dot projectors and sells them to Apple for $10 a piece...$400,000,000.
    4. In September of 2018 Apple introduces it's new line-up of iPhones which all have the TrueDepth camera.
    5. In 2019 Finsar builds 100 million dot projectors and sells them to Apple for $7 a piece...$700,000,000.
    6. In 2019 Apple introduces it's new line-up of iPad Pros which all have the TrueDepth camera.
    7. In 2020 Finsar builds 200 million dot projectors and sells them to Apple for $5 a piece...$1,000,000,000.


    Let's assume it costs Finisar $4 to make a dot-projector...
    1. In 2018 Finsar sells 40 million dot projectors with $6 of profit per unit...$240,000,000 profit
    2. In 2019 Finsar sells 100 million dot projectors with $3 of profit per unit...$300,000,000 profit
    3. In 2020 Finsar sells 200 million dot projectors with $1 of profit per unit...$200,000,000 profit

    Apple currently sells about 200,000,000 iPhones and 40,000,000 iPads a year.
    The investment in Finisar will ensure that Apple gets enough components to expand their use of TrueDepth in the iPhone and iPad lines.
    Apple will make their investment back through lower component costs.

    edited December 2017 watto_cobra
  • Reply 13 of 22
    Looks like Apple is investing heavily in the new tech for Face ID. It'll only get better from here.
    This is definitely happening as a direct result of Pres. Trump’s push for American manufacturing and making it politically uncomfortable for overseas overdependence.
    No, no and no.

    Apple touted their American manufacturing and suppliers long before Trump was president.
    March 2012: Apple Touts Itself as Big Job Creator in the U.S.
    December of 2013: Apple is Manufacturing its New Mac Pro in Austin

    Increased American manufacturing has been a long-term strategic goal for Apple and not because of Trump.
    https://www.technologyreview.com/s/601491/the-all-american-iphone/
    watto_cobra
  • Reply 14 of 22
    tzeshantzeshan Posts: 1,931member
    How this probably works...

    1. In 2017 Apple lends Finisar $390,000,000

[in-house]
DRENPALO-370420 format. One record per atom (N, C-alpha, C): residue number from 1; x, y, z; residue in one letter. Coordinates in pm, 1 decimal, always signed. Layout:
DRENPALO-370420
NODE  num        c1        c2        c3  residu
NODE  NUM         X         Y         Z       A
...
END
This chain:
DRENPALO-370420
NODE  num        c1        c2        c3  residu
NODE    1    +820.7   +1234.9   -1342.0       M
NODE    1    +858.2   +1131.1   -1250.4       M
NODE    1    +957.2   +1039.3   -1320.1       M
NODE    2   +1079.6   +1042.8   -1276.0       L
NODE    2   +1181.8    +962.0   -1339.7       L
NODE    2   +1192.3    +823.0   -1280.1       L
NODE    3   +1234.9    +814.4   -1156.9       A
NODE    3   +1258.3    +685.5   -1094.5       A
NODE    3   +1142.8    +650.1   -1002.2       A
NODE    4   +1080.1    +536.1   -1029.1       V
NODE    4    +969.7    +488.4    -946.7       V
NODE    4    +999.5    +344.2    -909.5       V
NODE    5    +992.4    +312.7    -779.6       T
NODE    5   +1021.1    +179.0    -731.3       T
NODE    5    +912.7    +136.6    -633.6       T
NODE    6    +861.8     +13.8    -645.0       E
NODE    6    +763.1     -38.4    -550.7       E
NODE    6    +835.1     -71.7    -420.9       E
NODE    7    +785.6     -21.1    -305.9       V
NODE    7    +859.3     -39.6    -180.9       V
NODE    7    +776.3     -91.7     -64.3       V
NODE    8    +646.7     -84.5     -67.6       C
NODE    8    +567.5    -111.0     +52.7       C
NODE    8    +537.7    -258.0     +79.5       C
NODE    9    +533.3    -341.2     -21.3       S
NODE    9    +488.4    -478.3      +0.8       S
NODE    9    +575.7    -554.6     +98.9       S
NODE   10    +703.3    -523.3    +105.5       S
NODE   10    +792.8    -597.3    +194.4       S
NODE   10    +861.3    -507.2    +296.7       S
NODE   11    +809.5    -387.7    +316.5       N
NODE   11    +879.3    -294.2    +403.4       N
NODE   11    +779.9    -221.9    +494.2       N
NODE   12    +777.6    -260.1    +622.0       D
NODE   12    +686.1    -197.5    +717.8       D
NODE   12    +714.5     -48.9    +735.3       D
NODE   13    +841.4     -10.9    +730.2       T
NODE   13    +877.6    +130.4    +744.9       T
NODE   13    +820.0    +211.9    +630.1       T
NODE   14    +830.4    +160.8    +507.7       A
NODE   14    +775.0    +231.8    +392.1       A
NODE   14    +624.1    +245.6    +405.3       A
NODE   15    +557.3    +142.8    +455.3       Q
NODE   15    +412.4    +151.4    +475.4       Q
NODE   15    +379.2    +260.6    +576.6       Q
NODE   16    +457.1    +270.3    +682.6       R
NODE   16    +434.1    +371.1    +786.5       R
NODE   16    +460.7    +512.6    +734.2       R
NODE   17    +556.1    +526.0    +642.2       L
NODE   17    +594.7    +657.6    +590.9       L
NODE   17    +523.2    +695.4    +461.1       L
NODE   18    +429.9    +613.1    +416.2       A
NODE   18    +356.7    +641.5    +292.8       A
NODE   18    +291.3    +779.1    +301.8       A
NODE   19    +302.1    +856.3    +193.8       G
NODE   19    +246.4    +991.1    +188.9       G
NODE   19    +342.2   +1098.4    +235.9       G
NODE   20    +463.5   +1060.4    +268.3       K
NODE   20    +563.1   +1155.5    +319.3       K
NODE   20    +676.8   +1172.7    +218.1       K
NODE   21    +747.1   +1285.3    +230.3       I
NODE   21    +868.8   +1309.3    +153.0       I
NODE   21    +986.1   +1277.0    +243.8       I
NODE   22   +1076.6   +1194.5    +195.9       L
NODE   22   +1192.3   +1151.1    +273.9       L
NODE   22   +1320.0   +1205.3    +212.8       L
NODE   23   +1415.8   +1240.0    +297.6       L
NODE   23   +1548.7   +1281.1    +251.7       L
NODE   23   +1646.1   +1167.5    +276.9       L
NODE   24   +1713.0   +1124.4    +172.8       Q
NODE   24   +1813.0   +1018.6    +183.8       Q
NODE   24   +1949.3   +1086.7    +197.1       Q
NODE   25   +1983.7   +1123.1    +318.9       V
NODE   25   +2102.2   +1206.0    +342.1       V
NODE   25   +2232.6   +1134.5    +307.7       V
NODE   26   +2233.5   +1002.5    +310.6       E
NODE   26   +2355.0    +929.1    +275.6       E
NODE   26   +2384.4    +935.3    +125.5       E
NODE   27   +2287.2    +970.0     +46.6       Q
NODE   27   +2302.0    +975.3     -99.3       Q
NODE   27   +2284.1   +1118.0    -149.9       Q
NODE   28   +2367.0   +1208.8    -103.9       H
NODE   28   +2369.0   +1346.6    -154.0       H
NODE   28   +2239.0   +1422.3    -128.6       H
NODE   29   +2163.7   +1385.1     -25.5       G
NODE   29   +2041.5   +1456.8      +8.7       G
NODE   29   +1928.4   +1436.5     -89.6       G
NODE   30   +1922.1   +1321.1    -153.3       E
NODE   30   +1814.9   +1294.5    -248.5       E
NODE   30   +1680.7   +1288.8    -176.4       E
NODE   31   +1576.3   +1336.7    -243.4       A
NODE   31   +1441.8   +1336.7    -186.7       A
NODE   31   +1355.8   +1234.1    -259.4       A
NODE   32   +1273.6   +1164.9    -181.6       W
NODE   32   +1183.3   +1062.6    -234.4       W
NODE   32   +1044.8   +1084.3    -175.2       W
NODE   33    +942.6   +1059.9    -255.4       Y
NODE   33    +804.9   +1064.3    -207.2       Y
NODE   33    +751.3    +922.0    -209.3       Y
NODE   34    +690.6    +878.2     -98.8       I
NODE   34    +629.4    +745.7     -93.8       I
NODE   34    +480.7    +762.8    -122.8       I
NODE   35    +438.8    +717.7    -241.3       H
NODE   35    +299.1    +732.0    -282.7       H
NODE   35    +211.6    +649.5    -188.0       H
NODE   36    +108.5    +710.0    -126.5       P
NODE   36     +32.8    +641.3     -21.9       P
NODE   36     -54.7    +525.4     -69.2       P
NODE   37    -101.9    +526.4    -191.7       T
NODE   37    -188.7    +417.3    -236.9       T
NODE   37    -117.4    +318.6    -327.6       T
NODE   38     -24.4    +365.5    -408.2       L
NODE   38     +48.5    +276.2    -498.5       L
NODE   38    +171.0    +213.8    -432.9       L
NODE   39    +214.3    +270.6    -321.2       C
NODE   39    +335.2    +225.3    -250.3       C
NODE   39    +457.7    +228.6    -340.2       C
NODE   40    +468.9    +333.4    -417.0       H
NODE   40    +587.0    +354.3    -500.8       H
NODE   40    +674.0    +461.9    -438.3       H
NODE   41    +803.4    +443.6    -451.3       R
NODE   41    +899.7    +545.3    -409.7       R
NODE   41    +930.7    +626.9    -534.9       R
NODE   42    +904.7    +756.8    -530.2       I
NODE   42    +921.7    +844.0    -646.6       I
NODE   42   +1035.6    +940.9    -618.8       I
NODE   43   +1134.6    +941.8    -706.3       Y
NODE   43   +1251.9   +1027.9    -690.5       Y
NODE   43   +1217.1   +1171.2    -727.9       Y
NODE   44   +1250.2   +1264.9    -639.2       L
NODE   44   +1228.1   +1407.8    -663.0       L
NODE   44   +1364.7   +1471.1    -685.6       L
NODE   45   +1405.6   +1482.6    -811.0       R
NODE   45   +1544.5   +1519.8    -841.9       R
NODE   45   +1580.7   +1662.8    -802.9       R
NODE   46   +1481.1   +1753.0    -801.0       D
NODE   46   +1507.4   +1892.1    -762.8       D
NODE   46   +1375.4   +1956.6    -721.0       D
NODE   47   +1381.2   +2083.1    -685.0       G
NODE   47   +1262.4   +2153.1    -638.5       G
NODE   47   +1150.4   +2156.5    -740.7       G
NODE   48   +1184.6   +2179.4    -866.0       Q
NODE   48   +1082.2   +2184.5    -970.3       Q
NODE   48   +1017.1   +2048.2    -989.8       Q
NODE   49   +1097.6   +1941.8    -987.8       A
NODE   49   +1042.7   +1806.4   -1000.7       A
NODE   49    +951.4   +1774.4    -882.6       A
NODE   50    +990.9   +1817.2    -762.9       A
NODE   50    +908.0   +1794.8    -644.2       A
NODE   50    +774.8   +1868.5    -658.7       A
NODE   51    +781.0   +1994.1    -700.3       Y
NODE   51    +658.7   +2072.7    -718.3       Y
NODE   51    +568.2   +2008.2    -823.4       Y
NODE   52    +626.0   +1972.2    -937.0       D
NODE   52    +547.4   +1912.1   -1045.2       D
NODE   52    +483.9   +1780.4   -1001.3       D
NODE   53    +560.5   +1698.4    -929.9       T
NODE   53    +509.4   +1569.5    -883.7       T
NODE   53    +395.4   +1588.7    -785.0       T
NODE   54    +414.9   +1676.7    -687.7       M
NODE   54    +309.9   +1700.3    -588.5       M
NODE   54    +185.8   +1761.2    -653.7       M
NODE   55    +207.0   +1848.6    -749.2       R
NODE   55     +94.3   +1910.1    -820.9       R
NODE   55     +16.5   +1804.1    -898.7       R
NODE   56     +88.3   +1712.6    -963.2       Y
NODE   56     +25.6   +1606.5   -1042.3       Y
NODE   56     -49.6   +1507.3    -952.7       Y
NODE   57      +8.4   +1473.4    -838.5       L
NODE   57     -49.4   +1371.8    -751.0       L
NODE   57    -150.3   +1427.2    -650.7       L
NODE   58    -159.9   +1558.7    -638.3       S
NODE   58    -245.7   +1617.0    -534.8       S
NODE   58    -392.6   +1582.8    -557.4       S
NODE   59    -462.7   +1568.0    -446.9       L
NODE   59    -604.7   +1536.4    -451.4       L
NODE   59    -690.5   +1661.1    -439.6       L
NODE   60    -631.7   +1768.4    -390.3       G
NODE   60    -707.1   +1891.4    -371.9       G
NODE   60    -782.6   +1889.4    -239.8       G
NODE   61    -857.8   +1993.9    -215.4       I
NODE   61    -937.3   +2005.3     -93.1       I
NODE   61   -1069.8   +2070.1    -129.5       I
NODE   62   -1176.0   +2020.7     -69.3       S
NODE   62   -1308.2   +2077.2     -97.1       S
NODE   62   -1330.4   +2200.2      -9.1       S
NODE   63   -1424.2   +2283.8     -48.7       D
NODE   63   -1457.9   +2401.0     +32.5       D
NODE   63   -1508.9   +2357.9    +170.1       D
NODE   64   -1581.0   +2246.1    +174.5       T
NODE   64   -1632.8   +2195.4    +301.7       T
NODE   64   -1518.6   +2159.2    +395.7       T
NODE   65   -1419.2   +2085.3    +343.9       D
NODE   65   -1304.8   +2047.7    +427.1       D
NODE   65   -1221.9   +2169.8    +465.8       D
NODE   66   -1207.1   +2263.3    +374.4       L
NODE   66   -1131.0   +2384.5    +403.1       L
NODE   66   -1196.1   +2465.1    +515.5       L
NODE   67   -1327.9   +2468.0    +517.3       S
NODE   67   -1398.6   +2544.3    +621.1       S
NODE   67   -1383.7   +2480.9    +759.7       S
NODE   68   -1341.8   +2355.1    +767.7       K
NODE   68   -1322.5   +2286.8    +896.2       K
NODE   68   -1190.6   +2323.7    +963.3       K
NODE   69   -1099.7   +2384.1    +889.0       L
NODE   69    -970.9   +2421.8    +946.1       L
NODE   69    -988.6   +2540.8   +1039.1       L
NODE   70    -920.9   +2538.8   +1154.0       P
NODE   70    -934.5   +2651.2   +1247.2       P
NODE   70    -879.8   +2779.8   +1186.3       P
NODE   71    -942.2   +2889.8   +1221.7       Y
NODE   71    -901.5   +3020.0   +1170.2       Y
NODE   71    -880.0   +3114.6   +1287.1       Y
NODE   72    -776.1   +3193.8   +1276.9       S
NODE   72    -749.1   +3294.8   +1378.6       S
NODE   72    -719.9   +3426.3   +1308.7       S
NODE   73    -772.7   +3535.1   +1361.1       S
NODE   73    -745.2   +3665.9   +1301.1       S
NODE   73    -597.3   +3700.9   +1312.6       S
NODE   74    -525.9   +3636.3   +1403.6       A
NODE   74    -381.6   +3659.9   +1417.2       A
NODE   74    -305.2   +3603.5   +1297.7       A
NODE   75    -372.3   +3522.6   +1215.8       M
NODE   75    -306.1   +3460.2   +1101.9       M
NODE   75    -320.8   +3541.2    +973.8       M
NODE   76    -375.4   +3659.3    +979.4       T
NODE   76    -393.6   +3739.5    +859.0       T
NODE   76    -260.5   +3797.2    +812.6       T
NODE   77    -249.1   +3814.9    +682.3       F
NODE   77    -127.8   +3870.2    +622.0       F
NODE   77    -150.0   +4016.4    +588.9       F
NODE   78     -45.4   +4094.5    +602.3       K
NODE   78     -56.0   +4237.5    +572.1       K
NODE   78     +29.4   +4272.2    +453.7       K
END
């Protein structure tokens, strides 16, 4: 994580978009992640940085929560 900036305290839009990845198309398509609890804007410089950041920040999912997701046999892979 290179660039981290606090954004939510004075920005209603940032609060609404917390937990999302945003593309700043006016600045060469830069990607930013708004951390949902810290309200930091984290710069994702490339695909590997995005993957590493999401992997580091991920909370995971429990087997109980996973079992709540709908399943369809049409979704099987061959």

2. Finisar uses the money to increase their U.S. manufacturing capacity to build more dot projectors.
    3. In 2018 Finsar builds 40 million dot projectors and sells them to Apple for $10 a piece...$400,000,000.
    4. In September of 2018 Apple introduces it's new line-up of iPhones which all have the TrueDepth camera.
    5. In 2019 Finsar builds 100 million dot projectors and sells them to Apple for $7 a piece...$700,000,000.
    4. In 2019 Apple introduces it's new line-up of iPad Pros which all have the TrueDepth camera.
    5. In 2020 Finsar builds 200 million dot projectors and sells them to Apple for $5 a piece...$1,000,000,000.


    Let's assume it costs Finisar $4 to make a dot-projector...
    1. In 2018 Finsar sells 40 million dot projectors with $6 of profit per unit...$240,000,000 profit
    2. In 2019 Finsar sells 100 million dot projectors with $3 of profit per unit...$300,000,000 profit
    2. In 2020 Finsar sells 200 million dot projectors with $1 of profit per unit...$200,000,000 profit

    Apple currently sells about 200,000,000 iPhones and 40,000,000 iPads a year.
    The investment in Finisar will ensure that Apple gets enough components to expand their use of TrueDepth in the iPhone and iPad lines.
    Apple will make their investment back through lower component costs.

    Finsar quarterly revenue is already over $350 million. This expanded production will enable Finsar to sell to Android copycats more easily.
  • Reply 15 of 22
    Looks like Apple is investing heavily in the new tech for Face ID. It'll only get better from here.
    This is definitely happening as a direct result of Pres. Trump’s push for American manufacturing and making it politically uncomfortable for overseas overdependence.
    Forgive me if I don't take your word for it. Prove it, please. 

    For your own reference, here's a list Trump stuff made overseas:

    https://www.huffingtonpost.com/entry/trump-made-in-america_us_596f9be6e4b01696c6a24918
    edited December 2017
  • Reply 16 of 22
    tzeshan said:
    How this probably works...

    1. In 2017 Apple lends Finisar $390,000,000
    2. Finisar uses the money to increase their U.S. manufacturing capacity to build more dot projectors.